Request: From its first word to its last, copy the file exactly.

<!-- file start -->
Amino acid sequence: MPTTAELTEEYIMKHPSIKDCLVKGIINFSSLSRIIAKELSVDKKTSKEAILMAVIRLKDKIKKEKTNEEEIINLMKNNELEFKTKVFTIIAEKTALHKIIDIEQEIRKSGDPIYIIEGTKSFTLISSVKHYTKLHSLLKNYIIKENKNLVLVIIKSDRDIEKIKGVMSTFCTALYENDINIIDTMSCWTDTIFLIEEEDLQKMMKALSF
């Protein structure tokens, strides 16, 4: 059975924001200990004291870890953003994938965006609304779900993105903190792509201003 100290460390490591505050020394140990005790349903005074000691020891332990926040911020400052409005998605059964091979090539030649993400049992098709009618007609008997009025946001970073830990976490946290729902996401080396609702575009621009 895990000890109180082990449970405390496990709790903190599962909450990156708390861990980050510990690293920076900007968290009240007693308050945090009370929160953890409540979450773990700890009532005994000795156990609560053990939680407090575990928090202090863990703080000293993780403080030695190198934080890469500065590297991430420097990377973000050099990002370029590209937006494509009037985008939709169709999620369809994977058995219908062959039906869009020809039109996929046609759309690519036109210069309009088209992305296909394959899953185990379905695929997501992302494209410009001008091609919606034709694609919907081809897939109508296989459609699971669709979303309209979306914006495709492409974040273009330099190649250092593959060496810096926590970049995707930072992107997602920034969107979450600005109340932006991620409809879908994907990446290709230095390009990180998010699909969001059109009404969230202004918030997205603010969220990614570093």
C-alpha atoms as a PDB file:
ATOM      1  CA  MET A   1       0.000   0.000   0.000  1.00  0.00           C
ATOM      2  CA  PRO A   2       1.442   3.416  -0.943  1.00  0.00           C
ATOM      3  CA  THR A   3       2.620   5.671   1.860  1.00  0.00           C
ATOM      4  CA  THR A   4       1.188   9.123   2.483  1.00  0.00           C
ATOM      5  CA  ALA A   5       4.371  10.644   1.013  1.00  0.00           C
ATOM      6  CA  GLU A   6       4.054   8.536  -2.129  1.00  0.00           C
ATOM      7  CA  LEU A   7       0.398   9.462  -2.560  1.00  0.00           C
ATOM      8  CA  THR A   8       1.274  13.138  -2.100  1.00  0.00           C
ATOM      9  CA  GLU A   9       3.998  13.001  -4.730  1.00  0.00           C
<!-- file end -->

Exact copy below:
Amino acid sequence: MPTTAELTEEYIMKHPSIKDCLVKGIINFSSLSRIIAKELSVDKKTSKEAILMAVIRLKDKIKKEKTNEEEIINLMKNNELEFKTKVFTIIAEKTALHKIIDIEQEIRKSGDPIYIIEGTKSFTLISSVKHYTKLHSLLKNYIIKENKNLVLVIIKSDRDIEKIKGVMSTFCTALYENDINIIDTMSCWTDTIFLIEEEDLQKMMKALSF
């Protein structure tokens, strides 16, 4: 059975924001200990004291870890953003994938965006609304779900993105903190792509201003 100290460390490591505050020394140990005790349903005074000691020891332990926040911020400052409005998605059964091979090539030649993400049992098709009618007609008997009025946001970073830990976490946290729902996401080396609702575009621009 895990000890109180082990449970405390496990709790903190599962909450990156708390861990980050510990690293920076900007968290009240007693308050945090009370929160953890409540979450773990700890009532005994000795156990609560053990939680407090575990928090202090863990703080000293993780403080030695190198934080890469500065590297991430420097990377973000050099990002370029590209937006494509009037985008939709169709999620369809994977058995219908062959039906869009020809039109996929046609759309690519036109210069309009088209992305296909394959899953185990379905695929997501992302494209410009001008091609919606034709694609919907081809897939109508296989459609699971669709979303309209979306914006495709492409974040273009330099190649250092593959060496810096926590970049995707930072992107997602920034969107979450600005109340932006991620409809879908994907990446290709230095390009990180998010699909969001059109009404969230202004918030997205603010969220990614570093």
C-alpha atoms as a PDB file:
ATOM      1  CA  MET A   1       0.000   0.000   0.000  1.00  0.00           C
ATOM      2  CA  PRO A   2       1.442   3.416  -0.943  1.00  0.00           C
ATOM      3  CA  THR A   3       2.620   5.671   1.860  1.00  0.00           C
ATOM      4  CA  THR A   4       1.188   9.123   2.483  1.00  0.00           C
ATOM      5  CA  ALA A   5       4.371  10.644   1.013  1.00  0.00           C
ATOM      6  CA  GLU A   6       4.054   8.536  -2.129  1.00  0.00           C
ATOM      7  CA  LEU A   7       0.398   9.462  -2.560  1.00  0.00           C
ATOM      8  CA  THR A   8       1.274  13.138  -2.100  1.00  0.00           C
ATOM      9  CA  GLU A   9       3.998  13.001  -4.730  1.00  0.00           C